– The writing style is very fun and different. Color is something that is brought up a lot in this paragraph. Joyce also described everything very well here. It makes the reader really get and understand what is happening on the train.

Notes: questioning, color = descriptive ?,  you shouldn’t care about what people think, enjoy the little details.

Stephen’s Budding Attraction to Color and Beauty

“The tablecloth was damp and limp. But he drank off the hot weak tea which the clumsy scullion, girt with a white apron, poured into his cup. He wondered whether the scullion’s apron was damp too or whether all white things were cold and damp” (pg. 10).

“White roses and red roses: those were beautiful colours to think of. And the cards for first place and second place and third place were beautiful colours too: pink and cream and lavender. Lavender and cream and pink roses were beautiful to think of. Perhaps a wild rose might be like those colours and he remembered the song about the wild rose blossoms on the little green place. But you could not have a green rose. But perhaps somewhere in the world you could” (pg. 9).

Joyce, James. A Portrait of the Artist as a Young Man. New York: Oxford University Press Inc., 2008. Print.

Notes: Early on in the story and at such a young age, Stephen has an affinity for artistry and beauty. While at school, he is unhappy and dreads each day; descriptions of things at school are dreary, weak, damp, wet, cold, white and grey. Within these descriptions of his days at school, there are sparks of passion flowing out of him in the form of stream of consciousness. Something so insignificant as the flowers each boy has pinned on their jackets, and the  he takes an attraction to because he loves their colors, their vibrancy. His excitement or obsession with it takes the form in repeating sentences describing the flowers and their colors, similar to the style of Getrude Stein’s Melanctha. We start to see glimpses into Stephen at a young age where he isn’t fully aware of his own passions, what he is to become.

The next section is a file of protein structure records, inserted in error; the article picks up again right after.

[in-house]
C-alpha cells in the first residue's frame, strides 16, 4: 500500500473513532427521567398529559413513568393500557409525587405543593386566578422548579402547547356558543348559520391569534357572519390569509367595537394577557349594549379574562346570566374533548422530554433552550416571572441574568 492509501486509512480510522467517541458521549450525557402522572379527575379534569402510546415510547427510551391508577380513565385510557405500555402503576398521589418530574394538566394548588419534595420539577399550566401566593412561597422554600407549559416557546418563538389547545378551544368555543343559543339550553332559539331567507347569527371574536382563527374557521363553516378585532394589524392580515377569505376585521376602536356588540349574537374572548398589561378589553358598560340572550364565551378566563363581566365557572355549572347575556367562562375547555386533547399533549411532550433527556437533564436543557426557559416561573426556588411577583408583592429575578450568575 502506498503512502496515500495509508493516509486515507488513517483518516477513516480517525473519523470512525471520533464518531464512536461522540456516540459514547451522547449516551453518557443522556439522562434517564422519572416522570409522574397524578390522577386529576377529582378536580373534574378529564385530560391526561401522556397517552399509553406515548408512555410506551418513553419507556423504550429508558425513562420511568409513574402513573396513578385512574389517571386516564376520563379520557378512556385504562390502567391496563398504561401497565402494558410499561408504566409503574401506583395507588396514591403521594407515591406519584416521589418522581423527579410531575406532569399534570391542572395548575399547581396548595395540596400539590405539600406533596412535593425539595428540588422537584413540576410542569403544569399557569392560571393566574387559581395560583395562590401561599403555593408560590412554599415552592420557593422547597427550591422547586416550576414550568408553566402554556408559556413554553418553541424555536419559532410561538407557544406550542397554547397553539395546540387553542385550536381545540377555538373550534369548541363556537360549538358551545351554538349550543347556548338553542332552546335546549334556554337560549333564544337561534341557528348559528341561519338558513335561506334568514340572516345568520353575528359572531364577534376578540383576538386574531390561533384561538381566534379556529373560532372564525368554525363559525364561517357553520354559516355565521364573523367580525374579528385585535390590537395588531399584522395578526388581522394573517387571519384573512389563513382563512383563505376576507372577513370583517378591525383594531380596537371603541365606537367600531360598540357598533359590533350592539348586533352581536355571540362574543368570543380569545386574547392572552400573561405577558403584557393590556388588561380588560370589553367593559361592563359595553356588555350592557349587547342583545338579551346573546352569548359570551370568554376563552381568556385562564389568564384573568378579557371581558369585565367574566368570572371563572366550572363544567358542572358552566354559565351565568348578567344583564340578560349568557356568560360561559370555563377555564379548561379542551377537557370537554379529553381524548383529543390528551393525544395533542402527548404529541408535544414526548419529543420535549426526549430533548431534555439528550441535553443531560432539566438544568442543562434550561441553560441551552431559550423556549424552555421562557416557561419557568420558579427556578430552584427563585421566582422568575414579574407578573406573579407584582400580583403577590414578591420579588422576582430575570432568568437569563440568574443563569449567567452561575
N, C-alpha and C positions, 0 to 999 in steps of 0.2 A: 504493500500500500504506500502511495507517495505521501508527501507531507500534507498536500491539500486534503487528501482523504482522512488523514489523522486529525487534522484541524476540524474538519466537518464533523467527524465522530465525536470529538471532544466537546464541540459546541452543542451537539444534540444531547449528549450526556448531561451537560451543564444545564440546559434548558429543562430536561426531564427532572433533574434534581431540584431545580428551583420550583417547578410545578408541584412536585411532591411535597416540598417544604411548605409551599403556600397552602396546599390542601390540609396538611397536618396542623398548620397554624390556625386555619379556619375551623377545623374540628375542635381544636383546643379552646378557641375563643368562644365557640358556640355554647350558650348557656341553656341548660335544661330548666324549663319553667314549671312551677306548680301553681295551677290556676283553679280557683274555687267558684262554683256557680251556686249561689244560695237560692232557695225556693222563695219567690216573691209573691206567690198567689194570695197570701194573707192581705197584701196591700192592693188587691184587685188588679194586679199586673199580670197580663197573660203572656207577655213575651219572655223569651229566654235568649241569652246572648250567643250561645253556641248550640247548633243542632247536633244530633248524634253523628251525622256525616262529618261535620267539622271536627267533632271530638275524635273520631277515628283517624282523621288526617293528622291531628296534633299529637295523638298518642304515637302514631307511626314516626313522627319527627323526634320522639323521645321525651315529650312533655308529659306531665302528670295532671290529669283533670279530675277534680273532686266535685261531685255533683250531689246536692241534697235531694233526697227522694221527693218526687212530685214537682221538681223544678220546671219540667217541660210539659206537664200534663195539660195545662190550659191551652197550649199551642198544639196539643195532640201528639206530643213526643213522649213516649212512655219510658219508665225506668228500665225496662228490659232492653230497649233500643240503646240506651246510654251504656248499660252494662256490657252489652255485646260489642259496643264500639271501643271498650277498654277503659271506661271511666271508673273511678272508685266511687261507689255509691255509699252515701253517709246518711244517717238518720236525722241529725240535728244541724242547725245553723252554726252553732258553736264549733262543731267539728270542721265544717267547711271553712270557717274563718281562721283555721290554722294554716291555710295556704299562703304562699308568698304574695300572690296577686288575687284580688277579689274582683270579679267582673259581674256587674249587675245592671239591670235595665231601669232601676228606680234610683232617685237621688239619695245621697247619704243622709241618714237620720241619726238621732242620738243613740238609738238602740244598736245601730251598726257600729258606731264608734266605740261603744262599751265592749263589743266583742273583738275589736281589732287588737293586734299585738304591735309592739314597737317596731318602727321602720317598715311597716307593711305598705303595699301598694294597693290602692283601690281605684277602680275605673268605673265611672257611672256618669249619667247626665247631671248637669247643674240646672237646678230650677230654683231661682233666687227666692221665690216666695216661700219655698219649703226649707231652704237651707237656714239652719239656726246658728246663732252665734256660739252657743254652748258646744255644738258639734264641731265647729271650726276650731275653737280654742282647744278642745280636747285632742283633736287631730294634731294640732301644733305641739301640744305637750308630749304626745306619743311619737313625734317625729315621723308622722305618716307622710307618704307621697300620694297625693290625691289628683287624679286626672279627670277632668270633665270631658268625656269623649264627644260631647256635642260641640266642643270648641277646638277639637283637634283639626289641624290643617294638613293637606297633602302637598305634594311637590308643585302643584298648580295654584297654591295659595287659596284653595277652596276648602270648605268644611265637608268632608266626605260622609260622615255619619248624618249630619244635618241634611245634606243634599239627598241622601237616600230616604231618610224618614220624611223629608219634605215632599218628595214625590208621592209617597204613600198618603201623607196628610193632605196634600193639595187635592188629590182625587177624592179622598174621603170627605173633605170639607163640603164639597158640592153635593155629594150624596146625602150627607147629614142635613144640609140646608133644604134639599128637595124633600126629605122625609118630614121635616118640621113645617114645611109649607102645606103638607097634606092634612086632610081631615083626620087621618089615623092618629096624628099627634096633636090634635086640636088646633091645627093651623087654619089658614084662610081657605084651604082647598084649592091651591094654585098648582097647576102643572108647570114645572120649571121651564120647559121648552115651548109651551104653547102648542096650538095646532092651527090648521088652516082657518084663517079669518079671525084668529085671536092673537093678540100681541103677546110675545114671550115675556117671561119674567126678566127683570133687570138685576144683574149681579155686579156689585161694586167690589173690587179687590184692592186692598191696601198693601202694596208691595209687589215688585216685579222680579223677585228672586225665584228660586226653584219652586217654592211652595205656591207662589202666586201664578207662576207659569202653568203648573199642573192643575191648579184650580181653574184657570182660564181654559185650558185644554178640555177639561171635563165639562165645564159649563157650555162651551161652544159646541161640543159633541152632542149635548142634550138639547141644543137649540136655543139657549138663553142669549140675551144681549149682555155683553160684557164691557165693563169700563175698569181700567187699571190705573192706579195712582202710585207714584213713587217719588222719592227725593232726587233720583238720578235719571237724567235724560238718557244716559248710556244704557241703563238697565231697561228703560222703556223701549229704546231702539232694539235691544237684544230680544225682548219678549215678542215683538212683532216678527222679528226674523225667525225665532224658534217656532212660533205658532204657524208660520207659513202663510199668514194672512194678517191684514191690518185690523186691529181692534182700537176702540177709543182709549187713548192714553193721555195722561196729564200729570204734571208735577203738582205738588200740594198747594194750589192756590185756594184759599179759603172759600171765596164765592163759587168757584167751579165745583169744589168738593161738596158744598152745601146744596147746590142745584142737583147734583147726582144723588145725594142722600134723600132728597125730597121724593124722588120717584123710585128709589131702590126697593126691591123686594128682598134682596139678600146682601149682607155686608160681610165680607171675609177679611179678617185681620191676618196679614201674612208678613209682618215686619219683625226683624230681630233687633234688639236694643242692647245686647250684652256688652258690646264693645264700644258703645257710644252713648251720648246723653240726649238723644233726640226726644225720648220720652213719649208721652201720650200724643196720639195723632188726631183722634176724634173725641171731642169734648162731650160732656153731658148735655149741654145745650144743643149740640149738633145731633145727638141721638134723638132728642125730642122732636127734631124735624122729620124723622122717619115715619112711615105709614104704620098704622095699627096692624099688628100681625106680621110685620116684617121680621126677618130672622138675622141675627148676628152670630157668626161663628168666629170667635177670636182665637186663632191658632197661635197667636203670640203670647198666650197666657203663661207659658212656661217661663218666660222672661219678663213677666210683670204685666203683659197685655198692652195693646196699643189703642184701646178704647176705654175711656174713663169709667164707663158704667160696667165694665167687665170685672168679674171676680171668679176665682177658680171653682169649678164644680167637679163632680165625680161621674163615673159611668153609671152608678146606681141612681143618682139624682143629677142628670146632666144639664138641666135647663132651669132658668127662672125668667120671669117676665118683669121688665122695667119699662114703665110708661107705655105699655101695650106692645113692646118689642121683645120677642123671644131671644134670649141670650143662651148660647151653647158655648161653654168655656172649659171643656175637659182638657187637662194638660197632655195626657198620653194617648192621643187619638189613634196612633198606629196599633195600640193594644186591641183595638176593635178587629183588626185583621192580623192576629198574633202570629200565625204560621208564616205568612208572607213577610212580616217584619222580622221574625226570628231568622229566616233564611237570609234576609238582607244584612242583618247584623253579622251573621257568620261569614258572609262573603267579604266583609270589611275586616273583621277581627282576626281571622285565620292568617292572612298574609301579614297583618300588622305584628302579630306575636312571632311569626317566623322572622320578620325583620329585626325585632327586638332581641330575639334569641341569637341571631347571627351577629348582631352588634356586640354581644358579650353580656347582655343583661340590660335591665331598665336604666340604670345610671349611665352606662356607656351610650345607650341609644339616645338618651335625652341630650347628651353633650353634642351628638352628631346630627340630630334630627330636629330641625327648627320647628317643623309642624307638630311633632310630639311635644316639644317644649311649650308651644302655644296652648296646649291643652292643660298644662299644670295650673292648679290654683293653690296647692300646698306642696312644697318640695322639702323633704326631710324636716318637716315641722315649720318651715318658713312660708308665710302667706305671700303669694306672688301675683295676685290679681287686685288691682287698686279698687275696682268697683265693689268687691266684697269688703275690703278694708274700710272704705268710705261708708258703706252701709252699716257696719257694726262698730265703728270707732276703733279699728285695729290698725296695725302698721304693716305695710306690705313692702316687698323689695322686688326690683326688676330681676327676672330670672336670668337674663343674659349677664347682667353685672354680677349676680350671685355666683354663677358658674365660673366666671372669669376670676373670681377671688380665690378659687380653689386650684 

A Portrait of the Artist as He Paints Descriptions

“White roses and red roses: those were beautiful colours to think of. And the cards for first place and second place and third place were beautiful colours too: pink and cream and lavender. Lavender and cream and pink roses were beautiful to think of. Perhaps a wild rose might be like those colours and he remembered the song about the wild rose blossoms on the little green place. But you could not have a green rose. But perhaps somewhere in the world you could” (9).

 

Joyce, James. (2008). A portrait of the artist as a young man. Oxford, Great Britain: Oxford university press.

 

Notes: The colors of the roses that are being described from Stephen’s viewpoint greatly contrast moments dark and dreary moments in the story . It is interesting to note that Stephen is paying close attention to the colors of the roses as he becomes ill.  Stephen thinking about the potential of a green rose’s existence is his last thought about these colors as the bell rings and his thinking is disrupted.